A few years earlier, my wife Gwyn and I attended a lecture by Dr. Mark Millis, at that time the head of NASA's Breakthrough Propulsion Workshop (http://www.grc.nasa.gov/WWW/bpp/). In it, Dr. Millis described the essential hurdles facing star travel, and possible propulsion research coming out of NASA's advanced concepts work. Dr. Millis stated that the biggest problems in the physics of possible star travel have always been:
- Propulsion - how do we propel a spacecraft fast enough to cover the distance to a nearby star in a reasonable period of time?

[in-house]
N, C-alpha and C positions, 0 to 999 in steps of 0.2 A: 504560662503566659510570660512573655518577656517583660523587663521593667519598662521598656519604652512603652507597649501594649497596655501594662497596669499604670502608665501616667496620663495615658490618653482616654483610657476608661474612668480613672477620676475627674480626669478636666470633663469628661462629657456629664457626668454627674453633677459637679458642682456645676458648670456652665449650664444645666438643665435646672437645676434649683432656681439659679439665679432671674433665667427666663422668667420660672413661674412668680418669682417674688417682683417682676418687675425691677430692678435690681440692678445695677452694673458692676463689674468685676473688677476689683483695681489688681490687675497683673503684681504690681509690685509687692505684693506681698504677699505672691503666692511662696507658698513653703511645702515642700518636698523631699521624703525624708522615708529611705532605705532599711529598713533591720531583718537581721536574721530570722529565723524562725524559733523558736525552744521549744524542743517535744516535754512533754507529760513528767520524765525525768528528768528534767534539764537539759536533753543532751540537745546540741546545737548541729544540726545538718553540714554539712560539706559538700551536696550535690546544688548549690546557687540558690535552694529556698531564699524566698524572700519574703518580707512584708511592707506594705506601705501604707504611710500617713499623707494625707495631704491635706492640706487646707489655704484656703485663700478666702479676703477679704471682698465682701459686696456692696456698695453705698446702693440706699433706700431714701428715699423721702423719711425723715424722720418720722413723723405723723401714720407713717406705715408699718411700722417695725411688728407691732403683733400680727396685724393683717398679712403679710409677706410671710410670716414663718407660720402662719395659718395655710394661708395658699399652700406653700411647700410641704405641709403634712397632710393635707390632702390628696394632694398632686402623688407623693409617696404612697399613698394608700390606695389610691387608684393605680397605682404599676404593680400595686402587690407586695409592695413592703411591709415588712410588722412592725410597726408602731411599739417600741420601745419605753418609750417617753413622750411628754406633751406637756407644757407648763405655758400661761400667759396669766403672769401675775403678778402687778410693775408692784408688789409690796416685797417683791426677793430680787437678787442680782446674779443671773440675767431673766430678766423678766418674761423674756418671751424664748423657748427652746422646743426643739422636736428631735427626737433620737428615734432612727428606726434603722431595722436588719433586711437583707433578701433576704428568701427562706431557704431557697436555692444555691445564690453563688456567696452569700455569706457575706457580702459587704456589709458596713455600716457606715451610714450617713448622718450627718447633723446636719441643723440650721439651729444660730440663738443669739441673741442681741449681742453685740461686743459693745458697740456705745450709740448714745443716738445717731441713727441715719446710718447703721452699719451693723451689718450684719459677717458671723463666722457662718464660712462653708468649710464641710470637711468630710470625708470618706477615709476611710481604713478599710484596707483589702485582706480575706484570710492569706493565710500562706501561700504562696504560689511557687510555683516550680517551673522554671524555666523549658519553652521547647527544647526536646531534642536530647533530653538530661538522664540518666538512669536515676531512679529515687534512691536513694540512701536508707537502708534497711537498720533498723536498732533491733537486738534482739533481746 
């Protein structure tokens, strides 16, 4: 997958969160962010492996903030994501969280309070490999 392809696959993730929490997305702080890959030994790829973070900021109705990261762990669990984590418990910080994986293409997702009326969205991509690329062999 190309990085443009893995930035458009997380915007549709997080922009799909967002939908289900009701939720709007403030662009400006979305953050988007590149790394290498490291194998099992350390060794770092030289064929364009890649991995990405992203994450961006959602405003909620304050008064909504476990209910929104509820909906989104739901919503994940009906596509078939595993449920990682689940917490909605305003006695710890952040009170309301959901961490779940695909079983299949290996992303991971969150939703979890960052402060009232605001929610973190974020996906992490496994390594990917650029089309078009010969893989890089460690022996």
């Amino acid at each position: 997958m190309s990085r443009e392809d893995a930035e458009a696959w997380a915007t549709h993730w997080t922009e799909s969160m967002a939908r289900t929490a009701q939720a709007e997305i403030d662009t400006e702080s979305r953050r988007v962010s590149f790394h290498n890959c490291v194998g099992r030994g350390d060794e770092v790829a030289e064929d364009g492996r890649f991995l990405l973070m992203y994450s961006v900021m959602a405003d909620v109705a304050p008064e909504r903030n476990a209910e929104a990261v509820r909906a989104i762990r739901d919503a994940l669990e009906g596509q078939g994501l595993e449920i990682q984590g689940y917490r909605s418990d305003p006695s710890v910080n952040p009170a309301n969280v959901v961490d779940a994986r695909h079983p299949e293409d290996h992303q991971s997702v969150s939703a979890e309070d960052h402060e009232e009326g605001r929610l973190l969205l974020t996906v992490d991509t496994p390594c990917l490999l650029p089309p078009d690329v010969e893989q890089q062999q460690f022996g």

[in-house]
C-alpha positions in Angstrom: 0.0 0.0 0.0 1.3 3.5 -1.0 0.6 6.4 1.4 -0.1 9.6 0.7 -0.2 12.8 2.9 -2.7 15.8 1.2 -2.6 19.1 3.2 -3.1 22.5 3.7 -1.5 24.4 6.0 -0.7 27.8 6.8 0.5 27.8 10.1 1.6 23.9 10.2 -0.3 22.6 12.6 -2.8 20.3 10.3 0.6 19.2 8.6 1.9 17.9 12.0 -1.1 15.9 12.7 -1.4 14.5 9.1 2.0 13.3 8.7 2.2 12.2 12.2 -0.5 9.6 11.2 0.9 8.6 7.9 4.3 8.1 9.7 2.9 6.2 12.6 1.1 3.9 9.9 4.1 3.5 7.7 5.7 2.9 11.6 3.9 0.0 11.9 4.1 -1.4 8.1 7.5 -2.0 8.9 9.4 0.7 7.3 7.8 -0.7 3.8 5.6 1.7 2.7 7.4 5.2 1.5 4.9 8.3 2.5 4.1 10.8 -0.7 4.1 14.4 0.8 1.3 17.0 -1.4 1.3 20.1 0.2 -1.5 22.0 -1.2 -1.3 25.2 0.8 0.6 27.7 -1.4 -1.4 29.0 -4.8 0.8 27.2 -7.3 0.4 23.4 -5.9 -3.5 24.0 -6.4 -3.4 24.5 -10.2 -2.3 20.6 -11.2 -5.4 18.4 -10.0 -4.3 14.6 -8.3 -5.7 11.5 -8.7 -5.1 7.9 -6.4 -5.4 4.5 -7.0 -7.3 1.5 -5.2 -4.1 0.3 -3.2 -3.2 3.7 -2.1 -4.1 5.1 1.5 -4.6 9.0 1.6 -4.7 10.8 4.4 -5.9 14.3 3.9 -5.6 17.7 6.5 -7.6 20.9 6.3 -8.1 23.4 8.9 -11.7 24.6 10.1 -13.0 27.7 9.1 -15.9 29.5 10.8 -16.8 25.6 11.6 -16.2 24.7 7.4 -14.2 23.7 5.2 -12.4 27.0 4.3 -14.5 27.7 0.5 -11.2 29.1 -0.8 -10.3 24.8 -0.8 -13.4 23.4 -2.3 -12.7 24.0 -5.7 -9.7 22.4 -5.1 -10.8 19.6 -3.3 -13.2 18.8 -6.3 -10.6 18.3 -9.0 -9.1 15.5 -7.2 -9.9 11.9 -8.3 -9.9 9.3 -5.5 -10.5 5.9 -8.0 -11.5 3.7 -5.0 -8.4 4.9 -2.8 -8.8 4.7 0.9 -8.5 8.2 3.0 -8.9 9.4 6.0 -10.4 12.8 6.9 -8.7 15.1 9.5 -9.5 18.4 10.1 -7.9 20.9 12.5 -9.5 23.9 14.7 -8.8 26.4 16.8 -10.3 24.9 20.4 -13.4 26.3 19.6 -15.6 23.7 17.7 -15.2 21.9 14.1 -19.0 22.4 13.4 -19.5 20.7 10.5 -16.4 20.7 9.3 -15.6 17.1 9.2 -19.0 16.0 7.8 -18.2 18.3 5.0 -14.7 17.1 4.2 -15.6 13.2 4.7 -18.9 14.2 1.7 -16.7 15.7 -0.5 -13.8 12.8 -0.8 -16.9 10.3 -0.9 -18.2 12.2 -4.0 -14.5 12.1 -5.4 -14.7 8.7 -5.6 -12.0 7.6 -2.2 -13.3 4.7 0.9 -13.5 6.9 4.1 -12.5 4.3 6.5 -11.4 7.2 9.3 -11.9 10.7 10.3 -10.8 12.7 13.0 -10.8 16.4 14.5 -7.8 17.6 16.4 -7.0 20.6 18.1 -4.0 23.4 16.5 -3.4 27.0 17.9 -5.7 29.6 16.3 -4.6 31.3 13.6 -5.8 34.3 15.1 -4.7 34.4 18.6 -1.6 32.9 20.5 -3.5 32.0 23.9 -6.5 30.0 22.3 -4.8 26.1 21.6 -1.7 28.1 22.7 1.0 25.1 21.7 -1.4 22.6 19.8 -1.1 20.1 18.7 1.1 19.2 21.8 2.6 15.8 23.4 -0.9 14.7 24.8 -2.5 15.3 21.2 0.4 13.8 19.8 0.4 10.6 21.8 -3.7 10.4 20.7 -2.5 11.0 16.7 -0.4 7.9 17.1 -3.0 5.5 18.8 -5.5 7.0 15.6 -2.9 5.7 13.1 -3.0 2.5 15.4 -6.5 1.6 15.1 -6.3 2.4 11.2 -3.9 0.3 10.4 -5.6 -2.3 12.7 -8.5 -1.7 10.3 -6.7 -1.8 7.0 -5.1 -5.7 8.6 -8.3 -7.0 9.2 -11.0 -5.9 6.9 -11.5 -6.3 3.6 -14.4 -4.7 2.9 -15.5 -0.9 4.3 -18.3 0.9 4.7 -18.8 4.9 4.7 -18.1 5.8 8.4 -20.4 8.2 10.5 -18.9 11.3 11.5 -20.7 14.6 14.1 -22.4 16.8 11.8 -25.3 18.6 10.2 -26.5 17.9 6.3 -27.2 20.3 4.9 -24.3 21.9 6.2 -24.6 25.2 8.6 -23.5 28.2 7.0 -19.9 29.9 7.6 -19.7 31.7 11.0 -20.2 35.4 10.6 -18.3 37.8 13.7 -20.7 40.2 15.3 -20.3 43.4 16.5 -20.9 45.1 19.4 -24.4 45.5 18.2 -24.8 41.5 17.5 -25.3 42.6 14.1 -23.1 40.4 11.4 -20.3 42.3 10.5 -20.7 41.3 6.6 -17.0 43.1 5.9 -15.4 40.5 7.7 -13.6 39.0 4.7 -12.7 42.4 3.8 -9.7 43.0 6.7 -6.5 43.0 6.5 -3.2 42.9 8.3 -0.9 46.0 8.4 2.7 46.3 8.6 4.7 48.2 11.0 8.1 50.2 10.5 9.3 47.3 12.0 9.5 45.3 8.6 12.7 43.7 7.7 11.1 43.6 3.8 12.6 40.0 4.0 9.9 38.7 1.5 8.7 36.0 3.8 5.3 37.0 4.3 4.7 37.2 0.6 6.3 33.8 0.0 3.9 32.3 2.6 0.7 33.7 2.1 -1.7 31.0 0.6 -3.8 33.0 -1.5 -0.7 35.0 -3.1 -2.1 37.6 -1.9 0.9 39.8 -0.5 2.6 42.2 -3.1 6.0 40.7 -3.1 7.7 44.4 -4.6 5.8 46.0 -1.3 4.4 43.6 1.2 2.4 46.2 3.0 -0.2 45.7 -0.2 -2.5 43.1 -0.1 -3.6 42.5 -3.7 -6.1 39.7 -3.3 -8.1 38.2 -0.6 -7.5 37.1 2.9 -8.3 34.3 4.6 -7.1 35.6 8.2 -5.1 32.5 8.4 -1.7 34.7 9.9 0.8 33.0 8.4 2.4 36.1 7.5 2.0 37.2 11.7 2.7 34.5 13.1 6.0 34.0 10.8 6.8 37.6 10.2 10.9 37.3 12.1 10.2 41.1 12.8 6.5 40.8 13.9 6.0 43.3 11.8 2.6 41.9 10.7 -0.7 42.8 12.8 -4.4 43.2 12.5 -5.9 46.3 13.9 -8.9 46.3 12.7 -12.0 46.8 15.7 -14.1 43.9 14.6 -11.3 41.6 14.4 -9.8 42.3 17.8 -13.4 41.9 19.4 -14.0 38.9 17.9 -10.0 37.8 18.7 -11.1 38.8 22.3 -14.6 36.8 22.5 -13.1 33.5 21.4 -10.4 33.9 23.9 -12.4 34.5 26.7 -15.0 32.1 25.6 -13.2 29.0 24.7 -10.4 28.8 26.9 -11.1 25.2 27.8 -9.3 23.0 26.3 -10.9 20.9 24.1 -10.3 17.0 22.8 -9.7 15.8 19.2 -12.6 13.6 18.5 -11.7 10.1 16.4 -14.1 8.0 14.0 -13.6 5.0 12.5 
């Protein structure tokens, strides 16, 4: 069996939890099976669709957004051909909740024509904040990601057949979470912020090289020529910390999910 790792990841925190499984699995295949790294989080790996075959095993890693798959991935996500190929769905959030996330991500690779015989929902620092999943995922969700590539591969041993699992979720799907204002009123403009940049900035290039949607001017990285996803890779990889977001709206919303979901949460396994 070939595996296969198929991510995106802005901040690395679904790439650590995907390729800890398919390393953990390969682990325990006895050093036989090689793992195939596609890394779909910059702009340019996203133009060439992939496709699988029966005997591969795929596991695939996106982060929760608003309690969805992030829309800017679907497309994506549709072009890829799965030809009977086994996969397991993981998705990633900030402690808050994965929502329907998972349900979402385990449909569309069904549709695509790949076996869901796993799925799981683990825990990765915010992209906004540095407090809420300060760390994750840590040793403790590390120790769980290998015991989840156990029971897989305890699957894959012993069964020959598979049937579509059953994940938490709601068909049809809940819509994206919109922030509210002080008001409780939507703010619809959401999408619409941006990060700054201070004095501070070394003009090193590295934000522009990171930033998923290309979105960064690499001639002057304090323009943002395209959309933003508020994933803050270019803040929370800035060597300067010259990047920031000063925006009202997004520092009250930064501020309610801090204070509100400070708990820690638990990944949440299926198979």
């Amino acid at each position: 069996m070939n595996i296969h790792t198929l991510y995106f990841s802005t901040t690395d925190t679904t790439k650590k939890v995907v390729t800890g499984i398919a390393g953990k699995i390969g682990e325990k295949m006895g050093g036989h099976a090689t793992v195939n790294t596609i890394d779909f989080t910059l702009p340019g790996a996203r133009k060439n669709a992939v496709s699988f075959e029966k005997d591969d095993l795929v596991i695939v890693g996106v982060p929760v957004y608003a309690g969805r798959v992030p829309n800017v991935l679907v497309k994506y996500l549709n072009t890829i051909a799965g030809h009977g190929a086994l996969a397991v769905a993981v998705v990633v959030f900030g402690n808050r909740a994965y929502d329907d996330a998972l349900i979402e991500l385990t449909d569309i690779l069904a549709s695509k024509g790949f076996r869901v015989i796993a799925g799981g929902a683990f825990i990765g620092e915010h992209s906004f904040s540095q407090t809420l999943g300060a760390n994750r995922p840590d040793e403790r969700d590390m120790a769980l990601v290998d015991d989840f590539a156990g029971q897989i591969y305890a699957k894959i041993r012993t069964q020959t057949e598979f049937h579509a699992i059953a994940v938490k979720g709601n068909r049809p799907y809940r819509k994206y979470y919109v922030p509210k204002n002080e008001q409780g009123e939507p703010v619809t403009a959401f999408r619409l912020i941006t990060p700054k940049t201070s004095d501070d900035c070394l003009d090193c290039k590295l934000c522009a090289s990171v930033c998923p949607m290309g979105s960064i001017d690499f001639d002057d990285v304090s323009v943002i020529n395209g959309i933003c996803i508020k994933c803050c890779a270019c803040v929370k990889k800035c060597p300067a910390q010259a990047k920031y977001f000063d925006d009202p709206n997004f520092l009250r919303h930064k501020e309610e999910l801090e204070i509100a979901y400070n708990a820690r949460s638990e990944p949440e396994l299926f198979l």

- Energy - how do we obtain the truly prodigious amounts of energy required to travel interstellar distances.
- Gravity - how can we tailor gravity fields to both provide the acceleration as well as provide artificial gravity within the starship, itself.
If one looks away from rocketry and examines other modes of propulsion, one finds that ultimately, in order to travel to the stars we will have to be able to understand and control gravity. Arguably, this is not something we could do using conventional physics and Dr. Millis stated that we need to think WAYYYY out of the box on this one. Well, apparently, there is far more of a mathematical foundation behind this than I thought. I hadn't realized just how much until listening to the Sarfatti interview on YouTube.